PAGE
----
Is Your Practice HIPAA Compliant?
HIPAA compliance regulations require that all healthcare providers maintain the security of patient information and medical records (Protected Health Information). If you are a medical practice, dental practice, or provide other healthcare services, you are required to take steps to prevent unauthorized access to PHI. Failure to do so can result in civil and criminal penalties. Flexible Systems is a managed services provider that understands what the HIPAA requirements are and what you need to do to protect your practice.
The Foundation of HIPAA Compliance is Managed IT Services
HIPAA compliance is all about protecting confidential medical information. As more and more of this information is being stored and transmitted using computers and the internet, cyber security, network management, and IT security is becoming more important. As a managed services provider we know how to protect your business from cyber crime. Working with us will cover 80% of what you need to do to make sure that your practice is HIPAA compliant.
What Else Do You Need to do to Protect Your Practice?
- Evaluate your current office practices by conducting a Risk Assessment.
- Name a compliance official. This person will have the primary responsibility for handling any HIPAA-related privacy, security and breach notification requirements.
- Review your policies and procedures and assess whether they reflect the realities of your current practice and meet the requirements of the current law. If they don’t, update them.
- Make sure you have documented policies regarding patient requests.
- Document your procedures on how to handle medical record access, disclosure restriction requests, amendment requests, account disclosure requests, and confidential communication channel requests.
- Train and educate your staff so they understand the importance of complying with your HIPAA policies and procedures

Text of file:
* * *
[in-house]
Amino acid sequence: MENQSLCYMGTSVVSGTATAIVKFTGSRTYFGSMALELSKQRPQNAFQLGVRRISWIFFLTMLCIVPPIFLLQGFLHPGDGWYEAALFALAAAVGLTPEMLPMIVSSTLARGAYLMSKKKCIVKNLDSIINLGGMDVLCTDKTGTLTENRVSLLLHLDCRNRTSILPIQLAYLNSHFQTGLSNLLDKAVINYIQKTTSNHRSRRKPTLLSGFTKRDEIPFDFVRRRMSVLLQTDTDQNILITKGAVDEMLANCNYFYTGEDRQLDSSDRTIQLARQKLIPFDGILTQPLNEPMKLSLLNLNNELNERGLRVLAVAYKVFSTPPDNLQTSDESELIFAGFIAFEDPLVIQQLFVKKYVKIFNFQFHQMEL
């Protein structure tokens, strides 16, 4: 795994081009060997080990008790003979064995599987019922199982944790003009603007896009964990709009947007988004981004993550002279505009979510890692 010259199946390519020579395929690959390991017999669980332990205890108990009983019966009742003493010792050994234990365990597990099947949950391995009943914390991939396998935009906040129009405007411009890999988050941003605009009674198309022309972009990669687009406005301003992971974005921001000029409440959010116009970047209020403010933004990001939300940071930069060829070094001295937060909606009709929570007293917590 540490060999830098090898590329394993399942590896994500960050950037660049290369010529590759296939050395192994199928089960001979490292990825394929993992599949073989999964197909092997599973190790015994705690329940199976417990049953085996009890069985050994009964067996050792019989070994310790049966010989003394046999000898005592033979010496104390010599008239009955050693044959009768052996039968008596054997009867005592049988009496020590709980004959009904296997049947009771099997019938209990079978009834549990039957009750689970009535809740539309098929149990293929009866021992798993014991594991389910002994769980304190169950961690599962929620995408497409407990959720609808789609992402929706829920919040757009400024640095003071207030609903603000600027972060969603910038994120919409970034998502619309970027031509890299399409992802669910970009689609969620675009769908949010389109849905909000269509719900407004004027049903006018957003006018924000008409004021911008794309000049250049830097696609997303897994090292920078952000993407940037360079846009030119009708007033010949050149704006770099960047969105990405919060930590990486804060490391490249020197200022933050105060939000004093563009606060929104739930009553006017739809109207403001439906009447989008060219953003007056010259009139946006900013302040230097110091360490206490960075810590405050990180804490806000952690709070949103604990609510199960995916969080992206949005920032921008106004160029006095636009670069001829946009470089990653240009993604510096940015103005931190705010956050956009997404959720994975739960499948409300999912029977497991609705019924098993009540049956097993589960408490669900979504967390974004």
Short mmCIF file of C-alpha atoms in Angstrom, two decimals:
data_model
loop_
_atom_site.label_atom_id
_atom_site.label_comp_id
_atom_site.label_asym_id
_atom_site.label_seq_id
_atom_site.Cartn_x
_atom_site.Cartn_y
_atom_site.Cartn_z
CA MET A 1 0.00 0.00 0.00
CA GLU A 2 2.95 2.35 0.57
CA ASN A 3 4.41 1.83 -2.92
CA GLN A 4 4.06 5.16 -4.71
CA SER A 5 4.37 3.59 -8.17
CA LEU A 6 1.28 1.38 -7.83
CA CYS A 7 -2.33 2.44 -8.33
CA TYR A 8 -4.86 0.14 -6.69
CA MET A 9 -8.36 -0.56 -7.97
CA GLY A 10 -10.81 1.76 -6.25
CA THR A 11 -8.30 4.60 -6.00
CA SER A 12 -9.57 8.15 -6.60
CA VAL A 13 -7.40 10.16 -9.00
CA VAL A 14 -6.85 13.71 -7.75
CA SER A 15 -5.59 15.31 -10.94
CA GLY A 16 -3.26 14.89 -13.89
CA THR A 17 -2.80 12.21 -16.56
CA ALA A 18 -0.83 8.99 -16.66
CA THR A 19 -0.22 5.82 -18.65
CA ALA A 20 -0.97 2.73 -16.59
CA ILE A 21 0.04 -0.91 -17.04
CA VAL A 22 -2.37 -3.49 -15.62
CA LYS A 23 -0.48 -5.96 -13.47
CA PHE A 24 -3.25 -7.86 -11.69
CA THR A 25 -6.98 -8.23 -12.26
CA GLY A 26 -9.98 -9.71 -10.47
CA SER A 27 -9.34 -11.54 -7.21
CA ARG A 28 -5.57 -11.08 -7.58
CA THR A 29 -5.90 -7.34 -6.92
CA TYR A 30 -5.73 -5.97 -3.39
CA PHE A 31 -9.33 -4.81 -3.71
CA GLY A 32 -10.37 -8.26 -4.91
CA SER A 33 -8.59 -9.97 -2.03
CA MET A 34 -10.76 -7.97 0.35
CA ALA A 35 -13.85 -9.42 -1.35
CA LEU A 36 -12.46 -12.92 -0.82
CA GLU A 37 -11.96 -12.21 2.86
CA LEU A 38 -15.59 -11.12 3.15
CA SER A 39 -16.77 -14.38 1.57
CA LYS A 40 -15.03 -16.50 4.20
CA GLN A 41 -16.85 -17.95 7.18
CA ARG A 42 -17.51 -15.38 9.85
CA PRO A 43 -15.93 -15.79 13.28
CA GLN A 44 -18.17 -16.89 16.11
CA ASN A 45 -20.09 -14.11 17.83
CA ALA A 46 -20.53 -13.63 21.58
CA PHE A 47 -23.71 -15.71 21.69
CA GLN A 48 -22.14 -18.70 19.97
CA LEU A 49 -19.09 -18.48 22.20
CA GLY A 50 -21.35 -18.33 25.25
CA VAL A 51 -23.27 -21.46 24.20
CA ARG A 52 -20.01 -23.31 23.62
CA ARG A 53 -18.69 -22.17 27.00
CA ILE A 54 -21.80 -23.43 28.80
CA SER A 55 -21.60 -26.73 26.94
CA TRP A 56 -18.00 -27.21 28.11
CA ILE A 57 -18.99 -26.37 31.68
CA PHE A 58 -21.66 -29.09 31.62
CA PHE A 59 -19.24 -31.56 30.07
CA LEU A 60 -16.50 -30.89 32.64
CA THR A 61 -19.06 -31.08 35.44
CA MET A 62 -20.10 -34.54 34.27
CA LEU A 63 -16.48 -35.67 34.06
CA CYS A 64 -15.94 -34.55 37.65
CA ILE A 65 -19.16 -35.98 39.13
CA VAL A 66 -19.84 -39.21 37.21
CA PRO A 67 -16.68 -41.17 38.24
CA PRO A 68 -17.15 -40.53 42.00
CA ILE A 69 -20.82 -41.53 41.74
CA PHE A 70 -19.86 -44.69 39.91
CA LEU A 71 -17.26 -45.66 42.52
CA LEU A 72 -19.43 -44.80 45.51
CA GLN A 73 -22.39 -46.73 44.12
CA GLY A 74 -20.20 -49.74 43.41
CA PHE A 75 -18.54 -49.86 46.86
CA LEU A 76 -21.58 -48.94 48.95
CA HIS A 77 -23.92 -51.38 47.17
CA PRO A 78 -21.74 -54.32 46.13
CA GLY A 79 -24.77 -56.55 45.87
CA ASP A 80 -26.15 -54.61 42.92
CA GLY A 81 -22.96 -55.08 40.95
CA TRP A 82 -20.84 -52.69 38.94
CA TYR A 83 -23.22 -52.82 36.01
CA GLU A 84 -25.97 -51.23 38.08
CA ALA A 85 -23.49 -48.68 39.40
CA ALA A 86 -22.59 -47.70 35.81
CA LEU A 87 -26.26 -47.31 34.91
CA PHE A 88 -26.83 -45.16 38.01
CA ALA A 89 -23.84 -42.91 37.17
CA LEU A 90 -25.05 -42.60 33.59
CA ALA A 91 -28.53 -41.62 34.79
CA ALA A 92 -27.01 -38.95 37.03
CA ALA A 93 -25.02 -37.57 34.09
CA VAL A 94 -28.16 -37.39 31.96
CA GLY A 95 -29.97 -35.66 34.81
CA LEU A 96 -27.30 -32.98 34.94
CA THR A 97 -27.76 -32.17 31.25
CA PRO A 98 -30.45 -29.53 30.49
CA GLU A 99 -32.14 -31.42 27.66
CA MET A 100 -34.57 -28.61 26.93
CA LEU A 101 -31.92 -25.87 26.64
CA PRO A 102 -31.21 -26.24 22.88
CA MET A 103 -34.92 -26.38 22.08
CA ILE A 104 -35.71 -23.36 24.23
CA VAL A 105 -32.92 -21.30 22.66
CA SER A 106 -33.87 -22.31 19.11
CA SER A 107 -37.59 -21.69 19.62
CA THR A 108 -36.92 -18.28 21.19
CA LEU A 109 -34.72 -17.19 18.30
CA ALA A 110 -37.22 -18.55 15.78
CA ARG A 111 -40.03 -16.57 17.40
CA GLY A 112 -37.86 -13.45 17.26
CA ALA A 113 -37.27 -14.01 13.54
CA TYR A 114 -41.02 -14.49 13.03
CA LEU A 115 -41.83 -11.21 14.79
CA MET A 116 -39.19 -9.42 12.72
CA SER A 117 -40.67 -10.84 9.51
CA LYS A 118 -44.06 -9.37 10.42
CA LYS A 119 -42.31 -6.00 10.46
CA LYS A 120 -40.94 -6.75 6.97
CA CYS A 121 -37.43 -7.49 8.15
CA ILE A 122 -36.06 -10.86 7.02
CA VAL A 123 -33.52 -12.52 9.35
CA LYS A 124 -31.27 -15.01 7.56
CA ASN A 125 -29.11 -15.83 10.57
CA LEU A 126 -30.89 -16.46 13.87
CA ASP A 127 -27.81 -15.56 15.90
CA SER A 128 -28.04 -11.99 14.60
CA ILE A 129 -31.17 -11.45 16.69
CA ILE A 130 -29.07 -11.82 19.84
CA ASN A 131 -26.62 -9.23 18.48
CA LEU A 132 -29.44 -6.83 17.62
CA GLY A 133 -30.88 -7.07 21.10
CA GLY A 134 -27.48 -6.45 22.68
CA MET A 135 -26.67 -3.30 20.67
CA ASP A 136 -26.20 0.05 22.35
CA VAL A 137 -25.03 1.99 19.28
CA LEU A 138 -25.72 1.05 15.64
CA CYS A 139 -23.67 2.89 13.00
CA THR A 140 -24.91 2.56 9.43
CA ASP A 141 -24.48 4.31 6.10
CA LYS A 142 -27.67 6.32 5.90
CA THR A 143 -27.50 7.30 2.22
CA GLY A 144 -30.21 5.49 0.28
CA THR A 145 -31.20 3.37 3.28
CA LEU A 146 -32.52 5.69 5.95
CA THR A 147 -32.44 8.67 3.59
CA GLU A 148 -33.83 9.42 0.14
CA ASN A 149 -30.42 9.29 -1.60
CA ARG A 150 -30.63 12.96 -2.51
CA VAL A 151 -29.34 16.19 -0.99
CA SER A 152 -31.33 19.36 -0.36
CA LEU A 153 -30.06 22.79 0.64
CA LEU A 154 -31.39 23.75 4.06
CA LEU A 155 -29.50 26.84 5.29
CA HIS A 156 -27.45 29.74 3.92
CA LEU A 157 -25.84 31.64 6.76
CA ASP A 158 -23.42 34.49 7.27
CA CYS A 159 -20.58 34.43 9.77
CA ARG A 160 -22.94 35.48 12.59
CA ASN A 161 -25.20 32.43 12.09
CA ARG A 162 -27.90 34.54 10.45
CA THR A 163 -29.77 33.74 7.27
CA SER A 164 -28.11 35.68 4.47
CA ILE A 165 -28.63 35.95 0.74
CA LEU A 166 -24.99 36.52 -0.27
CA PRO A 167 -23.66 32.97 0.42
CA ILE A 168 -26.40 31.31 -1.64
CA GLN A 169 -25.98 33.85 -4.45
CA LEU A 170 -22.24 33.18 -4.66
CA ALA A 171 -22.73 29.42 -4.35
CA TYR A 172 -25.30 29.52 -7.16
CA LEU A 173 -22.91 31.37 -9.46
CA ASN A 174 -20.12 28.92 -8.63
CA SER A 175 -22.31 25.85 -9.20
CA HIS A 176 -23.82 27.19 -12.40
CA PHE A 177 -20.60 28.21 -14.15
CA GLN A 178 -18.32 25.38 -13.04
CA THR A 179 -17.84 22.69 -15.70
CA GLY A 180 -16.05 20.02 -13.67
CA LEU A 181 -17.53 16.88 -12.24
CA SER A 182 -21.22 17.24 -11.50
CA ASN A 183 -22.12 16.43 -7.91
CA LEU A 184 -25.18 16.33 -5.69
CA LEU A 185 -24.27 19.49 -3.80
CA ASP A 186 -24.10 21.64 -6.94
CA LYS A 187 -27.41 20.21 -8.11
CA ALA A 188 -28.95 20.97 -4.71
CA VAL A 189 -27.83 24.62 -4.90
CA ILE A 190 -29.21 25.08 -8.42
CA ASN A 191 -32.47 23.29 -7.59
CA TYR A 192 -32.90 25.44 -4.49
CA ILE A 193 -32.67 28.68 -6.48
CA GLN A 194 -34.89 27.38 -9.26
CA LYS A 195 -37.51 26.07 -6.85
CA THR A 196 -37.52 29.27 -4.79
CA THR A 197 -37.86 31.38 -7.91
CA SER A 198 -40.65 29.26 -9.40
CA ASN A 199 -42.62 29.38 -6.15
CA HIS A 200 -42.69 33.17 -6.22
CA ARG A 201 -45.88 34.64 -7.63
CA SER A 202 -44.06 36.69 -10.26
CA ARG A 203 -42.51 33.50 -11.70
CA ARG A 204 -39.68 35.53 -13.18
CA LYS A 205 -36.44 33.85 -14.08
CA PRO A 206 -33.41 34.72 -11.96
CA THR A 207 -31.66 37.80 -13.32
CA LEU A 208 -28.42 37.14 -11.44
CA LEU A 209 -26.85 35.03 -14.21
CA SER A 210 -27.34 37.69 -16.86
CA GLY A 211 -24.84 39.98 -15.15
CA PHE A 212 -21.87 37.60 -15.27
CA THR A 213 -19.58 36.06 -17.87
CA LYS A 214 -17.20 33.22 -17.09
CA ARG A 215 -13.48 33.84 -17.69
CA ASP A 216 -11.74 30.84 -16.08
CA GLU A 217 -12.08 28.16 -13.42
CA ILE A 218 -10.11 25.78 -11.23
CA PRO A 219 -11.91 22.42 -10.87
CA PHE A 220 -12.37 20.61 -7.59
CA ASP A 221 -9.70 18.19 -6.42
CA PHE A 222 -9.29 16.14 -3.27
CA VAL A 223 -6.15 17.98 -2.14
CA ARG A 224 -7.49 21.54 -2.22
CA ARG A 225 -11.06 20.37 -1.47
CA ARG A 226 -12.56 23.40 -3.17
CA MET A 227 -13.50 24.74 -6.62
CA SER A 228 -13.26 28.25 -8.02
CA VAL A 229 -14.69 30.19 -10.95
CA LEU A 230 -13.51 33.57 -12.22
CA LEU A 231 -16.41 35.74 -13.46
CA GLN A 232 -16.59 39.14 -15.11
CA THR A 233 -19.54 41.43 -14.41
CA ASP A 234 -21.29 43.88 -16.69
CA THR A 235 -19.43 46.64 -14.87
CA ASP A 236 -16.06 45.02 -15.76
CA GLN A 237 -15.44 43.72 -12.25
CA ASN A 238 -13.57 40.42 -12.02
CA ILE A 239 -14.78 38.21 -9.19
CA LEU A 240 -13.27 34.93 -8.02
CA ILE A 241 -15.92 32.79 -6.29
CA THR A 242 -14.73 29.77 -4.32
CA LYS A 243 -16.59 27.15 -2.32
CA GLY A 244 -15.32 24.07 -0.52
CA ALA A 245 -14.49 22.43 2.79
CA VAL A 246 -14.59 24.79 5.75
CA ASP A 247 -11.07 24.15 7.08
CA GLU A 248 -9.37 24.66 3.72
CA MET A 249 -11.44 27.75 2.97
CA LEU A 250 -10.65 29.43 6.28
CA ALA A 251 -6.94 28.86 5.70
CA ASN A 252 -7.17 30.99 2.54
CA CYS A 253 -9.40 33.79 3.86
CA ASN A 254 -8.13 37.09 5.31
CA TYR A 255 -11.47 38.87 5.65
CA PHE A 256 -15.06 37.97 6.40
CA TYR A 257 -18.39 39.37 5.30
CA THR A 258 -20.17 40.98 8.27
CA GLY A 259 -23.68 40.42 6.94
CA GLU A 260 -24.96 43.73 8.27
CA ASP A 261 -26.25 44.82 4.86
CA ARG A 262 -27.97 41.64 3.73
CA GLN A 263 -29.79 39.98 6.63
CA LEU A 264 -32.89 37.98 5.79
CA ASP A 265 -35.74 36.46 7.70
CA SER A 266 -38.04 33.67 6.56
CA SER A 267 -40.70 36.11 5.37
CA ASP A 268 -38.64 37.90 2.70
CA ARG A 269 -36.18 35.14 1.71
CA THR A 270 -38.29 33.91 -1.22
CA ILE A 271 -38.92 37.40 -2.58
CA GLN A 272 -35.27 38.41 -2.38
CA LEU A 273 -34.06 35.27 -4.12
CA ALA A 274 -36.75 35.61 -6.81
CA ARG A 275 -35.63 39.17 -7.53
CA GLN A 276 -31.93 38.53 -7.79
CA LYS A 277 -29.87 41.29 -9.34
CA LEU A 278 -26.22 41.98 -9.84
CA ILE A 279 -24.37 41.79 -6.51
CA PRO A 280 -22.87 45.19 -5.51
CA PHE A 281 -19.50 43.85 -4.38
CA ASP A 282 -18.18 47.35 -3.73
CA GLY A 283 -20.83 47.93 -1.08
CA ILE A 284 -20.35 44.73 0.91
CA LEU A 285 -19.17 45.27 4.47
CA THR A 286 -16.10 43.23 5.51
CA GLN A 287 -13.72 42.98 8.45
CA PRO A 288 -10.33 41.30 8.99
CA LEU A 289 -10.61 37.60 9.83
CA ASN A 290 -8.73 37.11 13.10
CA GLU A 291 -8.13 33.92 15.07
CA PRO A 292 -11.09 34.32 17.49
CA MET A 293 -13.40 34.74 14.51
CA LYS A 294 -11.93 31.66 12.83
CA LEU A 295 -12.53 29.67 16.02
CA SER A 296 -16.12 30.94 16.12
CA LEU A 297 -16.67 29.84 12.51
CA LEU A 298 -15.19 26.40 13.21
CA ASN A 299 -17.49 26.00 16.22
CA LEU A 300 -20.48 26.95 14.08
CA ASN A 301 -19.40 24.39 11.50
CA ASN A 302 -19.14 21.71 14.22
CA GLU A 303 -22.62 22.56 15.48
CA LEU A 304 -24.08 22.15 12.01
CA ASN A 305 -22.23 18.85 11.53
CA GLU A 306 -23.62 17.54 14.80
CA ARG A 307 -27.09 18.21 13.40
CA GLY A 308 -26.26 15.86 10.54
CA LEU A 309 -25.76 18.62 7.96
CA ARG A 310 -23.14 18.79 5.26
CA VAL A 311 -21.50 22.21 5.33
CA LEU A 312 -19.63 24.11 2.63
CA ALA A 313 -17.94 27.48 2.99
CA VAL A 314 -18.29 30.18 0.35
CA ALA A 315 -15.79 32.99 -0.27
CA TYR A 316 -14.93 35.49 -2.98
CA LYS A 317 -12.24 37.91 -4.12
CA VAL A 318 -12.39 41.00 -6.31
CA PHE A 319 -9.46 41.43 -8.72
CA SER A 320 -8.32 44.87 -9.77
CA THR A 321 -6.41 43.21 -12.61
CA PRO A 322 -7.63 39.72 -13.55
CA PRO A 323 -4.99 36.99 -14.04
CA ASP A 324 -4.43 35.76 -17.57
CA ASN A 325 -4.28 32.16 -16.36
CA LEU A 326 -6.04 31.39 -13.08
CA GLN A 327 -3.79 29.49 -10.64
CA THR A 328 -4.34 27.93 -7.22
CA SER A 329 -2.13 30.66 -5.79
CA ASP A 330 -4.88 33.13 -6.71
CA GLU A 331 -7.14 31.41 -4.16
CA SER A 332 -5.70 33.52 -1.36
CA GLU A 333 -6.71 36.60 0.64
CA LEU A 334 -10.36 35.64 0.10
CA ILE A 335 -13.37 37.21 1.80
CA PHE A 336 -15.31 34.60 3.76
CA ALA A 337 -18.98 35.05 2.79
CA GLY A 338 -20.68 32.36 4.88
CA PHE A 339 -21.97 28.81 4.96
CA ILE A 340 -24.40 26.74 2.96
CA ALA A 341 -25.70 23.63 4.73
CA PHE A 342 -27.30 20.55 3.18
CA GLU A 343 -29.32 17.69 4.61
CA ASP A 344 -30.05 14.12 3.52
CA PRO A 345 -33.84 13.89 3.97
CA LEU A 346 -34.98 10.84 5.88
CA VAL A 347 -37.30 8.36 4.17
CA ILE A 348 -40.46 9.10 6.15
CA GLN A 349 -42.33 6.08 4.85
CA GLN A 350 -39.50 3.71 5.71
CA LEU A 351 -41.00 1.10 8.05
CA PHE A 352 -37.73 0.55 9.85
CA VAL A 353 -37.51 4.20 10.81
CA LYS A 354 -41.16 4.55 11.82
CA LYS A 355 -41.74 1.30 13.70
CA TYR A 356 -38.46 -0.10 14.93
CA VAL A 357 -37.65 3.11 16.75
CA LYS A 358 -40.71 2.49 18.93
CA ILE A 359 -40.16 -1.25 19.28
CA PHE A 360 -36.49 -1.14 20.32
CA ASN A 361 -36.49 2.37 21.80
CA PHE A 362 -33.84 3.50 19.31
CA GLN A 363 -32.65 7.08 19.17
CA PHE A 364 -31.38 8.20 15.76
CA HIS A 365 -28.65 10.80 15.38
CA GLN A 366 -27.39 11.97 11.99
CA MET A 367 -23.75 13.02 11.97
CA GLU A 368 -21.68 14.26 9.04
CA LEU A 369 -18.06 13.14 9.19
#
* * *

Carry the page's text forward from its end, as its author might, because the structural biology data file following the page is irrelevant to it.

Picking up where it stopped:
- Make sure you periodically send out HIPAA security training reminders.
Frequently Asked HIPAA Questions
Who is a Covered Entity?
There are three main classes of covered entities.
- Health care providers: Doctors, clinics, psychologists, dentists, chiropractors, nursing homes, pharmacies.
- Health care plans: Health insurance companies, HMOs, health plans offered by companies, Medicare, Medicaid, veterans health care programs.
- Health care clearinghouses: Organizations that convert non-electronic medical information to electronic records.
What is PHI?
PHI (Protected Health Information) is the combination of information about a person’s health with other information that would identify who the person is. Examples of PHI include phone numbers, social security numbers, patient names, and even photographs of patients. This type of information can show up in a variety of ways including medical bills, emails, appointment scheduling, medical test results, and voice mail. It’s important to remember that PHI includes all information that comes into or leaves a covered entity. PHI not only covers electronic records it includes verbal, written, information visible on computer screens, and even conversations that may be overheard.
Are There Civil or Criminal Penalties?
The passing of the “American Recovery and Reinvestment Act of 2009” (ARRA) in 2009, established civil and criminal penalties for violations of HIPAA. Your practice or individuals that work at your practice may be held liable whether you knowingly or unknowingly violate these guidelines. The same penalties apply to business associates as well.